Research shows disparity between tax paid by women and men
Research from Victoria University of Wellington examining taxation and government welfare spending by age and gender in New Zealand shows that women pay less tax than men over their lifetime and receive more government assistance.
11 November 2014
According to researchers Professor Norman Gemmell, Victoria’s Chair in Public Finance, Honours student Athene Laws and Omar Aziz, from New Zealand Treasury and Harvard University, this has the effect of reducing income inequality between men and women across their lifetimes. Their research paper ‘Income and Fiscal Incidence by Age and Gender: Some Evidence from New Zealand’ has been accepted for publication by international economics journal, Review of Income and Wealth.
Professor Gemmell says he expects the patterns uncovered by the research would be similar in other countries, but that this is the first time such a study has been done.
“We can speculate that the reason for women paying less tax is partly because women more commonly stay at home than men to look after their children, so in turn they receive more of the related tax credits and allowances,” he says. “Statistically, women live longer too, so they are receiving pensions for a greater period on average than men. It may also reflect the gender pay gap that exists in this country, and the fact that when women return to the workforce after having children they often take on part-time or lesser-paid roles.”
Athene says the amount of tax each person pays depends to a large extent on whose income gets spent on what. “It would be easier to work out if everyone stayed single all their lives, but once couples form households it makes it difficult to calculate who paid the GST. Quite a lot of evidence suggests that if the man earns more money they’re more likely to spend it on themselves and vice-versa.”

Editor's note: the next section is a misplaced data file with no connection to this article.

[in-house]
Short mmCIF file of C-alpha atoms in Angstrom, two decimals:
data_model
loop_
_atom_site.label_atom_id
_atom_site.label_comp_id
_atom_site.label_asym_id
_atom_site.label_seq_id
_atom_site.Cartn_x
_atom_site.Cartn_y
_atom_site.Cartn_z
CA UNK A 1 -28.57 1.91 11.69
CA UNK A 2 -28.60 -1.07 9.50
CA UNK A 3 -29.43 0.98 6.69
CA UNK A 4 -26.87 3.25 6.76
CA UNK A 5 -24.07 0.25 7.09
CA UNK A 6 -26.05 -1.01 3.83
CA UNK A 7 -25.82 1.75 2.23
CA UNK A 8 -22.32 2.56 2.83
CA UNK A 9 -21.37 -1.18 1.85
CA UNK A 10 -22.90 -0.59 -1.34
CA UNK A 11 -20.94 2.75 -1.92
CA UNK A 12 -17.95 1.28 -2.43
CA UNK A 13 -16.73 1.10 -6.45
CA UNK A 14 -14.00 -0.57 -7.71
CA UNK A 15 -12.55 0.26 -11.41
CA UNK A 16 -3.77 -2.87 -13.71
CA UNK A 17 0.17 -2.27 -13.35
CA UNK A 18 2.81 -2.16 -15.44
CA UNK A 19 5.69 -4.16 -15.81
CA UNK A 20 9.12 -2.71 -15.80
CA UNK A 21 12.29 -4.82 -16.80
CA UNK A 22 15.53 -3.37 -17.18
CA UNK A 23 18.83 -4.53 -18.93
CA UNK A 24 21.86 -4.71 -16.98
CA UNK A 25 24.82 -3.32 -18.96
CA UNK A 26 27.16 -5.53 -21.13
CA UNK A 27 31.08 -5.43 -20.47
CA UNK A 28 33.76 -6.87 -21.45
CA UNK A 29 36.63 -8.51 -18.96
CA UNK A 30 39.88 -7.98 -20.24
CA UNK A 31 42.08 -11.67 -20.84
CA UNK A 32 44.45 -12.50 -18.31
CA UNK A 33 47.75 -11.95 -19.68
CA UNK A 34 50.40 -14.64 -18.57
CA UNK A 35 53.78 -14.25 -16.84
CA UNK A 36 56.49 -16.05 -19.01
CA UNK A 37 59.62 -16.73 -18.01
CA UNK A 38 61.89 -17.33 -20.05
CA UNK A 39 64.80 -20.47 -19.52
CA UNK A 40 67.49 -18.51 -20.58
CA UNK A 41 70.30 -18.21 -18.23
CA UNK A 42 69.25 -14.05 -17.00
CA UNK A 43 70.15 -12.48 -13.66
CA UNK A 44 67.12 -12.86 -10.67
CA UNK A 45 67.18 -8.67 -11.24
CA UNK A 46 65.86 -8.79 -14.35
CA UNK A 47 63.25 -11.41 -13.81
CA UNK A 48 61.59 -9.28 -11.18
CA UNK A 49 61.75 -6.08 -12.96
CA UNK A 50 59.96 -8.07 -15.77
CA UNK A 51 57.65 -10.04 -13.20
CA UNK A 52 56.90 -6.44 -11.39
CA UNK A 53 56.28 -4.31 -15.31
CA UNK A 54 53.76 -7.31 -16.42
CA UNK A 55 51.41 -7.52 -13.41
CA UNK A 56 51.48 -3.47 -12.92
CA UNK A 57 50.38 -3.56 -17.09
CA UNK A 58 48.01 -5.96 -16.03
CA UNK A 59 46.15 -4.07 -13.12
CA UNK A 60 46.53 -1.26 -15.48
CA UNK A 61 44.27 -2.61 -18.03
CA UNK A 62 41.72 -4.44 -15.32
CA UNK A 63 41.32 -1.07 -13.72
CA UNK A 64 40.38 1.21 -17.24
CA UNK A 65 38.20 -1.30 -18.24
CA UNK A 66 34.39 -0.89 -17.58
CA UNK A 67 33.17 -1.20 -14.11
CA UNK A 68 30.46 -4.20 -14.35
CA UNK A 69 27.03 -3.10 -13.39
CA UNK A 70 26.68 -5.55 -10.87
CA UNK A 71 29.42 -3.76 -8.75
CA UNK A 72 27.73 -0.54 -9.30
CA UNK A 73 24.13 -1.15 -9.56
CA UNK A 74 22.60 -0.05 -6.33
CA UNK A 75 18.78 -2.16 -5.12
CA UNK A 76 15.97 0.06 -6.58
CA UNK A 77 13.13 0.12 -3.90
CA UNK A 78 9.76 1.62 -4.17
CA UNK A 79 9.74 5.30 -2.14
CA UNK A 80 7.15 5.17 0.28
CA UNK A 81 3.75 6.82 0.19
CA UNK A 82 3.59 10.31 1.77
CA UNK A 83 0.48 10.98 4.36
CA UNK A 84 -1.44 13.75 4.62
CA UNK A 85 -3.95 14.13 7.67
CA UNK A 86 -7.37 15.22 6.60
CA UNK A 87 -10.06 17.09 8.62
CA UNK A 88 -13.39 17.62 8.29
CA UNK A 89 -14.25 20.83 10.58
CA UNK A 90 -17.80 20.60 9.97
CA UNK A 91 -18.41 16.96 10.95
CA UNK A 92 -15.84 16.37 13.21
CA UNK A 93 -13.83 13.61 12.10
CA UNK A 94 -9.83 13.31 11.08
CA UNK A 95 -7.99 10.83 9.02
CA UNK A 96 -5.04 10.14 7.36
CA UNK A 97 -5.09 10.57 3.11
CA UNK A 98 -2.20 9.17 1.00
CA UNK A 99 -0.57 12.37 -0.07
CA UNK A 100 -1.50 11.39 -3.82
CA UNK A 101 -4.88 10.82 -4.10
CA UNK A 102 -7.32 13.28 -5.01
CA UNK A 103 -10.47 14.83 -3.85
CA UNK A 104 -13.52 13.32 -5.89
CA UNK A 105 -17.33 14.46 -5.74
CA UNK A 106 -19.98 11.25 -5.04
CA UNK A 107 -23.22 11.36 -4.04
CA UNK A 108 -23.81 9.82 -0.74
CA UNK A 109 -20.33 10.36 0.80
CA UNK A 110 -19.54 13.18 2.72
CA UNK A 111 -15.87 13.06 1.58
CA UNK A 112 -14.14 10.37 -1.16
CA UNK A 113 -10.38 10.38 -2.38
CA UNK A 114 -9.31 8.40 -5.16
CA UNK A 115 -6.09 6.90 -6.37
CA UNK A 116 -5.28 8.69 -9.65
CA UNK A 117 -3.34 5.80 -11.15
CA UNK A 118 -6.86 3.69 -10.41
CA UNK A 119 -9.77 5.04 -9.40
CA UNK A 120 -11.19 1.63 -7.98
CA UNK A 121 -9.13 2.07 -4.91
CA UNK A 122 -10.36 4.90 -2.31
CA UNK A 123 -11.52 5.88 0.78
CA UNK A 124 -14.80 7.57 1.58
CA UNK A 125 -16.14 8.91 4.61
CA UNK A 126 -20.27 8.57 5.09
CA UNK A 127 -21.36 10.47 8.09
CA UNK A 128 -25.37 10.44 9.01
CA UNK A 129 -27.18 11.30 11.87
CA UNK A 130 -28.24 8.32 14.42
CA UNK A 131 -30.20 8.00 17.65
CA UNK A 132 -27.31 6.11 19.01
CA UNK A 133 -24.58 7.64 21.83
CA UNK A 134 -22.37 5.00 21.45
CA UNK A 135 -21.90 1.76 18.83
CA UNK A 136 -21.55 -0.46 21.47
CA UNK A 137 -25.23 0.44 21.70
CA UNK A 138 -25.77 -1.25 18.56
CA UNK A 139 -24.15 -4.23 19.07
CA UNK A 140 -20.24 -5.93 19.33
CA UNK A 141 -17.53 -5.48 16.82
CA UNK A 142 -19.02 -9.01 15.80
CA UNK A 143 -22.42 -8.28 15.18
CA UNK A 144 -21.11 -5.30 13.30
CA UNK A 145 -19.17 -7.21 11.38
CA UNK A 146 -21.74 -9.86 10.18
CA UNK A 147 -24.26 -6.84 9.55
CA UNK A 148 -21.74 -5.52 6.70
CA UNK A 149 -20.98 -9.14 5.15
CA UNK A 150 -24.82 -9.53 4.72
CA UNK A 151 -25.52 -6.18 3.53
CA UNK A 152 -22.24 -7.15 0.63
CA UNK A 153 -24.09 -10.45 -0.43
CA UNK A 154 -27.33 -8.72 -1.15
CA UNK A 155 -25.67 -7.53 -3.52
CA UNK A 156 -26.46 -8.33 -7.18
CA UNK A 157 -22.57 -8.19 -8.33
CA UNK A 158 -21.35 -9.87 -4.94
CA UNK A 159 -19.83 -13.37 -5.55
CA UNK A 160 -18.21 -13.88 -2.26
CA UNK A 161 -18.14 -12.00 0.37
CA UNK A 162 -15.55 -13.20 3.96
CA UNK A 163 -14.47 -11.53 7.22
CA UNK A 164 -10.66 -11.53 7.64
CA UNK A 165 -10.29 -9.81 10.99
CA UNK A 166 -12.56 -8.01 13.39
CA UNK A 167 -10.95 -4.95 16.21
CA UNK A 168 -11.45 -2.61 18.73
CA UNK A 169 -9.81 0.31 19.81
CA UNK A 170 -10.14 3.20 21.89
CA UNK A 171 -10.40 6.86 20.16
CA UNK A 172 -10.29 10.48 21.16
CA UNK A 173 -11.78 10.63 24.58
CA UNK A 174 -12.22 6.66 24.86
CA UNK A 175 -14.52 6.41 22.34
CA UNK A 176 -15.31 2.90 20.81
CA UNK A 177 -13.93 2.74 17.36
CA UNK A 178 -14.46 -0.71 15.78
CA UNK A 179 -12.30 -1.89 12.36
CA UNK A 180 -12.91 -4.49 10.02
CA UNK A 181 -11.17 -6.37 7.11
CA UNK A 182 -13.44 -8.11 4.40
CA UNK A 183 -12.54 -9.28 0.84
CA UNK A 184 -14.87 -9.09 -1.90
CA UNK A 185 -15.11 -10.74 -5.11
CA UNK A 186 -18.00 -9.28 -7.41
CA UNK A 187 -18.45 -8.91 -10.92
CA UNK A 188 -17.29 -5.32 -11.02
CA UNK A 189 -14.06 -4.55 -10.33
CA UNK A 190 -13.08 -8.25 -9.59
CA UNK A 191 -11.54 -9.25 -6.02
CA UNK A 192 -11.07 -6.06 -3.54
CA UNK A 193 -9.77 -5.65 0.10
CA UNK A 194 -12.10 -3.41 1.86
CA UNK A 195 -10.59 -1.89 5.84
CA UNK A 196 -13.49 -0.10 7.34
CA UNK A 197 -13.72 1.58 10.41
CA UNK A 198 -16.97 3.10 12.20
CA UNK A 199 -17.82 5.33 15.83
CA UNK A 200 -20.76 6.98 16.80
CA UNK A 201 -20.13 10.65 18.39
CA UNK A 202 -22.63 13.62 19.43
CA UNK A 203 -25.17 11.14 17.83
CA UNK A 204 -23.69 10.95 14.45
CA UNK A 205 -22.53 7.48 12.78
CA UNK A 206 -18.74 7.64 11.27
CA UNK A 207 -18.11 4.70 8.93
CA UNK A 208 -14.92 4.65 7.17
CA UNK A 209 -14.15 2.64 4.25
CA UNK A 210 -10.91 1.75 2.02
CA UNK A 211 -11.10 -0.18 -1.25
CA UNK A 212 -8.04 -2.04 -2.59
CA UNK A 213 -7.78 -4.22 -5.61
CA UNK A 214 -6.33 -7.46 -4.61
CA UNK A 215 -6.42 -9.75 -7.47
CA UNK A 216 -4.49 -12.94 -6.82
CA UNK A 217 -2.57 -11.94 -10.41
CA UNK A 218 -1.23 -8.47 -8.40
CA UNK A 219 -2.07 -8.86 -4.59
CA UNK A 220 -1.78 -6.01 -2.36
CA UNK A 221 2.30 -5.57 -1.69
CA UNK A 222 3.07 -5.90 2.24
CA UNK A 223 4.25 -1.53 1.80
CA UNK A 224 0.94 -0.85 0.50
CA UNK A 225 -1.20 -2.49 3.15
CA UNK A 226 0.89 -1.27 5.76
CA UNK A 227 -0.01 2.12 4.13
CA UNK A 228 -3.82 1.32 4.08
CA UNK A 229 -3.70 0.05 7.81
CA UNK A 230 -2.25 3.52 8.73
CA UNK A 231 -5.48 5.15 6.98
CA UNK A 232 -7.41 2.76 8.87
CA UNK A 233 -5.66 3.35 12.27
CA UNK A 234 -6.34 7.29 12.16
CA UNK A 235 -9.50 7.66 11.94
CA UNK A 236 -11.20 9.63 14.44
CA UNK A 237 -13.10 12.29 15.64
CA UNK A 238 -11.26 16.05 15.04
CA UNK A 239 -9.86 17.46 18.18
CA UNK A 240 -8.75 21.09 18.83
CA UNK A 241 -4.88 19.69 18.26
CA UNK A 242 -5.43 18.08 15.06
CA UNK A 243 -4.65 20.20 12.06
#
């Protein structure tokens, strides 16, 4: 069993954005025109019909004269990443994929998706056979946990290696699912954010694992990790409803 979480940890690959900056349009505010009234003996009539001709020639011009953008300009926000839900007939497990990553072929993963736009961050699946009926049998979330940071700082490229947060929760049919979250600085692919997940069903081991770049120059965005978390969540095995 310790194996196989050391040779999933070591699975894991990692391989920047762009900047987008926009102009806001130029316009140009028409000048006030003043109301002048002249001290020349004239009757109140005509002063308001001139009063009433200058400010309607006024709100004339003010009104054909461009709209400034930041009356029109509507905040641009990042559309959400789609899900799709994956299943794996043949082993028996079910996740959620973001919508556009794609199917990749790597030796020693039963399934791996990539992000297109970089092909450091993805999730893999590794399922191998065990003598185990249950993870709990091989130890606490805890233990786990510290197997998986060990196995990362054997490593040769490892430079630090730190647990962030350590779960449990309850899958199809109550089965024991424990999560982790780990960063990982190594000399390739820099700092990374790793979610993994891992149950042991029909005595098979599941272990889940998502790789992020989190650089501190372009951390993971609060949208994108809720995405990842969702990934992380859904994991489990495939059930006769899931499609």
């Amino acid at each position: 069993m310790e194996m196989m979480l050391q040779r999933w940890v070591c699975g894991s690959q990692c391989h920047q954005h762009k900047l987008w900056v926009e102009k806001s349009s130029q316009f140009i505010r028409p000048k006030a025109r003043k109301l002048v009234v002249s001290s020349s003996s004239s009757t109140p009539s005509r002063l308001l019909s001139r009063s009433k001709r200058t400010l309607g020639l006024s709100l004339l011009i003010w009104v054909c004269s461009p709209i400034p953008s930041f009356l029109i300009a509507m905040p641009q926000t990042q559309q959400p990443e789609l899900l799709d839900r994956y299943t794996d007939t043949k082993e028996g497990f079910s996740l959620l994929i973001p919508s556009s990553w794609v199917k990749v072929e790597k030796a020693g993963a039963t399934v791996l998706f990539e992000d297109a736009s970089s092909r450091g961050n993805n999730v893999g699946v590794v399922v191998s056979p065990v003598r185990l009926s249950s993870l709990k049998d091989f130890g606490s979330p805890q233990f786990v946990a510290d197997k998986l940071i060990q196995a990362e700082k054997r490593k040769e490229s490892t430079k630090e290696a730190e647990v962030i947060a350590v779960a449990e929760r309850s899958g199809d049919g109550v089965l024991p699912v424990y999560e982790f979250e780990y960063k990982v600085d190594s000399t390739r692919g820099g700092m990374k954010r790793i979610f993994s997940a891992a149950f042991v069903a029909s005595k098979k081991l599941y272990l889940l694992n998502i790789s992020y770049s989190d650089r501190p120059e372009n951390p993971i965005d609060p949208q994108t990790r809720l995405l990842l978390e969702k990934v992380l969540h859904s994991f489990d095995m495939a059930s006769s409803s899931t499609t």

The research also revealed significant inequality between men's and women's pre-tax income, with women earning less than men on average. “Taxation and government assistance notably reduces this inequality between genders.”
Not surprisingly, Athene says, children and the elderly were shown to receive the most government support. Middle-aged people pay the most tax overall.
The paper anticipates some key changes over the next 50 years that could have policy implications. For instance, Statistics New Zealand projects increased labour force participation particularly for women and those over 65 years old. This is likely to increase the market income of both groups, increasing their tax liabilities, which would reduce gender differences.
Additionally, demographic structure is changing. Fertility is projected to reduce which may result in lower family social welfare benefits, particularly affecting the income and spending of women aged 25‐45. The growth in the older demographic may also trigger changes in New Zealand Superannuation, changing financial circumstances for those over 65.
Athene conducted background research for the paper as a Victoria Business School Summer Scholar in 2012, at the end of her second year of study, and made a substantial contribution to the write-up of the report. She won the Jan Whitwell prize for her presentation of the paper to the New Zealand Association of Economists annual conference in 2013. Athene was also recently awarded a Woolf Fisher scholarship, one of New Zealand's most prestigious PhD scholarships, to study economics at Cambridge University in the United Kingdom.